Chinese (1.2 billion). Some time in the future, it may even become
a third language, since the numbers of those speaking Hindi are
growing rapidly (437 million in 2001) [12]. And
it is by no means certain that it is the American lifestyle that is
winning over the world and not European.

The present strategy of the American leadership renders doubtful
the U.S. ability to lead even its allies. The United States and
Europe cannot reach accord on a number of issues. The U.S.A. has
not signed or has not ratified such documents as the Kyoto Protocol
or agreements to ban nuclear testing, biological weapons and
anti-personnel mines. There is no unity in views on the National
Anti-Ballistic Defense and the Middle East. The U.S.A. and Europe
have differences in their views regarding the situation of the
Afghan POWs in Guantanamo, the International Criminal Court, and
the issue of the death penalty. There are also differences in the
areas of trade relations, European defense and security policies,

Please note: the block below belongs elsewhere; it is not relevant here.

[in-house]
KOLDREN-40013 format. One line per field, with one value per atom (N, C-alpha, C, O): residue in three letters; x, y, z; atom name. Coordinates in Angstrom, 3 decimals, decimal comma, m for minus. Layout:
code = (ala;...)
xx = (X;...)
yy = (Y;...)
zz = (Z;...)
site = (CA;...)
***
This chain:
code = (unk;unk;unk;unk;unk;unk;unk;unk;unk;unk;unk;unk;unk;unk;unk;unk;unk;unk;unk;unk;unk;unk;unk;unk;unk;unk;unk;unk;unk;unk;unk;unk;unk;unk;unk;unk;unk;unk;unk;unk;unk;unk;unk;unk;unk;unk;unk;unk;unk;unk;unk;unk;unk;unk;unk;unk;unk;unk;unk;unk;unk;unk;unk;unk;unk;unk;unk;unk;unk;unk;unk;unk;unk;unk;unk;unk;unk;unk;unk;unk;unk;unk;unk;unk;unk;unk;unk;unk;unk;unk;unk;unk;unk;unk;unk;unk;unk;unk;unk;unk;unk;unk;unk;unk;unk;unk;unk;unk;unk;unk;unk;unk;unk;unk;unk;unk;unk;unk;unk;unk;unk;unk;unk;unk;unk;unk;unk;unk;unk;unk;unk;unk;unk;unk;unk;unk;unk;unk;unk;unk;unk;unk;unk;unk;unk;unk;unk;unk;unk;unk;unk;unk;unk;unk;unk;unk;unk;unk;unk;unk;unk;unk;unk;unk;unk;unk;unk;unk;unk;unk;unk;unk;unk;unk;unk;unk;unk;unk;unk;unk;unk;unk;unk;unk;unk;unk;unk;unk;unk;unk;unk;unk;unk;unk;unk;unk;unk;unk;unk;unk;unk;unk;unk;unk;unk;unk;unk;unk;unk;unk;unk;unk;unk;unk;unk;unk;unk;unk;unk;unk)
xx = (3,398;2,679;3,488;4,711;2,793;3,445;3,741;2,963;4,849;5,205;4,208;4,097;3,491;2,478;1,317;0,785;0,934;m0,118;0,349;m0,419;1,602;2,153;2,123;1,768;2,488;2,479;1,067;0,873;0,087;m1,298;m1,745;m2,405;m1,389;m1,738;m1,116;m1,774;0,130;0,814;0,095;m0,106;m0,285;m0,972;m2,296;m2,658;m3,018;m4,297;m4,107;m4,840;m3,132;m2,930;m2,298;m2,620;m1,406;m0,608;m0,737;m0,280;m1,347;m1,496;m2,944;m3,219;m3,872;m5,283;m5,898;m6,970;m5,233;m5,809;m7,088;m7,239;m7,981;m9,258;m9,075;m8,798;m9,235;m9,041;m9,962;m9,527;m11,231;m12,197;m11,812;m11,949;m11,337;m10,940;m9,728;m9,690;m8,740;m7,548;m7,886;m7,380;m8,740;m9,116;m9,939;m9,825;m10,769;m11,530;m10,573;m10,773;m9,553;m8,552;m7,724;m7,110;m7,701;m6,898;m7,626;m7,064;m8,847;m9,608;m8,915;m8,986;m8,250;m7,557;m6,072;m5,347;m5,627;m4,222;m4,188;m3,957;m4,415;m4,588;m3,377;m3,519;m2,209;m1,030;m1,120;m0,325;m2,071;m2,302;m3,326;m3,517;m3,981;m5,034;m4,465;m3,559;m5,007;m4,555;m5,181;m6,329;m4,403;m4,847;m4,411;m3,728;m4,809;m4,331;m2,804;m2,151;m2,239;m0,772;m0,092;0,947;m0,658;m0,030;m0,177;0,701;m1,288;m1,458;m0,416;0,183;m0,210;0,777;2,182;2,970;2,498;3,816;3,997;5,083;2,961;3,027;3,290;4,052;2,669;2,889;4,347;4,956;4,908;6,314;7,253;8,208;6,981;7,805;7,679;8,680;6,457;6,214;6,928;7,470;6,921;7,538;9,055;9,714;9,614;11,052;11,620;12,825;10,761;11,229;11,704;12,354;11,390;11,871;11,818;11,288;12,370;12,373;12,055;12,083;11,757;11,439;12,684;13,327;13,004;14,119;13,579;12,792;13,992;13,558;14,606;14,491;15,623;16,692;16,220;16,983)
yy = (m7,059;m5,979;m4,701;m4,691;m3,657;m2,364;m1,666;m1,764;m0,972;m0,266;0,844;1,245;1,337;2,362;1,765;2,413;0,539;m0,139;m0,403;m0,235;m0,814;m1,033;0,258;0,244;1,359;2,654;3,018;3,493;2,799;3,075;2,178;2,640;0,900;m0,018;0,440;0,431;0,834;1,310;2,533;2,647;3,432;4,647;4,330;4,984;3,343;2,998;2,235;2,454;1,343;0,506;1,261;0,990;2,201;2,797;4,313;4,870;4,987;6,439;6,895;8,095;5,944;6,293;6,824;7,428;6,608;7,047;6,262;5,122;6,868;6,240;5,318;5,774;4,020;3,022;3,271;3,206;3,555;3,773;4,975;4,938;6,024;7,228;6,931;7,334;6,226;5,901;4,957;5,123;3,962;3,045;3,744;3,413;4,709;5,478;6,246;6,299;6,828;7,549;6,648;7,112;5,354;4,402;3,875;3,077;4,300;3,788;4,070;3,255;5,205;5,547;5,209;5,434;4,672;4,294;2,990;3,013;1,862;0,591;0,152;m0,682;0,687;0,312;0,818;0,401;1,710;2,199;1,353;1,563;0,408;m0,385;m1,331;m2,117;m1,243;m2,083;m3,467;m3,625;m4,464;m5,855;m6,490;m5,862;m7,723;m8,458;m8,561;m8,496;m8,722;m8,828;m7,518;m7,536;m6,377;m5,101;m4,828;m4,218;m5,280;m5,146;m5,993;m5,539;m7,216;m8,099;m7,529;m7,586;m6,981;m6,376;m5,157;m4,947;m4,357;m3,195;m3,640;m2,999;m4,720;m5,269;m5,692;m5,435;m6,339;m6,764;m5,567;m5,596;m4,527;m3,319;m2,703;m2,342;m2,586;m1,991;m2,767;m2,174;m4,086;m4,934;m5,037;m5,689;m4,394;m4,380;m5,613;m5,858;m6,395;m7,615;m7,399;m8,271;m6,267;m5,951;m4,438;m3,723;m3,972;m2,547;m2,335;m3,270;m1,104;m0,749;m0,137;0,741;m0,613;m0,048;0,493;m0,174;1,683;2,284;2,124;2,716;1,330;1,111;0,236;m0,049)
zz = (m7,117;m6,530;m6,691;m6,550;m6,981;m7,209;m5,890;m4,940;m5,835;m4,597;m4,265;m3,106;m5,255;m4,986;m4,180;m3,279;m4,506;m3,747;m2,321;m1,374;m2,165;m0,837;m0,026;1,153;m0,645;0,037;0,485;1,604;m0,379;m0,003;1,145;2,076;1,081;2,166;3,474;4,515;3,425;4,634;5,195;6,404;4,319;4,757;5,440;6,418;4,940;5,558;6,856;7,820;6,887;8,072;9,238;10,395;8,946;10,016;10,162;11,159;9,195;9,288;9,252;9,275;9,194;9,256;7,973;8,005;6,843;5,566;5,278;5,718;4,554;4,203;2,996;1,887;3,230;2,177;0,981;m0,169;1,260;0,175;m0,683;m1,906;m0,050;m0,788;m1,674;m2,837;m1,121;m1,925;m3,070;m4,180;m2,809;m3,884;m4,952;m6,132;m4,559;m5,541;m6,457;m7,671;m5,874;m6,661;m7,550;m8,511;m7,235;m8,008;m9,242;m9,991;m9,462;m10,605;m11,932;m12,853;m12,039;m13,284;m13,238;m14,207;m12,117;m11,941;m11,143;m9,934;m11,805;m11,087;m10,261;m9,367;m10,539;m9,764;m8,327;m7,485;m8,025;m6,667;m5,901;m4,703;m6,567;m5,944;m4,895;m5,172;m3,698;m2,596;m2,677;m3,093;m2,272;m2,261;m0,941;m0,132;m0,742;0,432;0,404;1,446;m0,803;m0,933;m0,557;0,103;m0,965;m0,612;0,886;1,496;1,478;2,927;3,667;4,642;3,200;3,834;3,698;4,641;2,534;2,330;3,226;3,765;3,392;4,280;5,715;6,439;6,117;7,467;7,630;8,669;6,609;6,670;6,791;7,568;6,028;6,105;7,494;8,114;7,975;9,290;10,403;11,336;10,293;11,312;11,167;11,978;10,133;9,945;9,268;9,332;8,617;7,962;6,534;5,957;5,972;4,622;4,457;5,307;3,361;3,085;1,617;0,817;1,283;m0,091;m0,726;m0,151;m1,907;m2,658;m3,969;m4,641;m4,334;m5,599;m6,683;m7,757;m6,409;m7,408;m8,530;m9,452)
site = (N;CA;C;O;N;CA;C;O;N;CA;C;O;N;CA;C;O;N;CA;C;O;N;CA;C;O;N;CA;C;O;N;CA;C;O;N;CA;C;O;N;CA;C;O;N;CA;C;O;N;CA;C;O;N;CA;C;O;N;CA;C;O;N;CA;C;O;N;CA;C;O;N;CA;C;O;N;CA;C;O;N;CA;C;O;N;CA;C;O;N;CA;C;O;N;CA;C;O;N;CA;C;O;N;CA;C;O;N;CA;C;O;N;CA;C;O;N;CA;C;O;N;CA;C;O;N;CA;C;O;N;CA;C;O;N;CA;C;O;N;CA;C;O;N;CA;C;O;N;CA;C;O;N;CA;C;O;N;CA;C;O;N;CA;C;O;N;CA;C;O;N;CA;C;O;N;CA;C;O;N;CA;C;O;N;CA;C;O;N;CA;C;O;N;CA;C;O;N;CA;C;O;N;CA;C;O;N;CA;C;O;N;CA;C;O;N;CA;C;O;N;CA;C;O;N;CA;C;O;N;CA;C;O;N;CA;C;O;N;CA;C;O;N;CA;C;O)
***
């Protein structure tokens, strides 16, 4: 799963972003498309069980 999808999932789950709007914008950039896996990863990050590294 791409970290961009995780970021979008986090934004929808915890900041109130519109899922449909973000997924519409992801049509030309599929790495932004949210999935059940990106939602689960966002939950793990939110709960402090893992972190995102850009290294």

and the problem of Iraq. All of a sudden, anti-American sentiments
have intensified in Japan. It looks like contradictions between the
U.S.A. and its closest allies today are in no way less than between
the U.S.A. and Russia, India and even China. This, apart from
everything else, indicates a possibility that allied and bloc
systems may not necessarily become a really serious impediment to

There is awareness in the United States that a policy of
unilateral actions may be detrimental to the country’s own
interests. Joseph Nye, in his book on the subject, The Paradox of
American Power, regarded almost as a classic, justly noted, “The
danger posed by the outright champions of hegemony is that their
foreign policy is all accelerator and no brakes. Their focus on
unipolarity and hegemony exaggerates the degree to which the United
States is able to get the outcomes it wants in a changing world”
[13]. There is also an understanding based on
historical experience that overloading and overexpansion of an
empire may lead to internal anemia, to creation of “turbulent
frontiers” [14], “self-encirclement” [15], and demise from “its own hubris” [16].

For all the obvious indications of a unilateralist trend in the
rhetoric and actions of the Bush Administration, there are quite
concert-inclined elements discernible in the U.S. policies. For the
first time in many years, the U.S.A. has fulfilled its obligations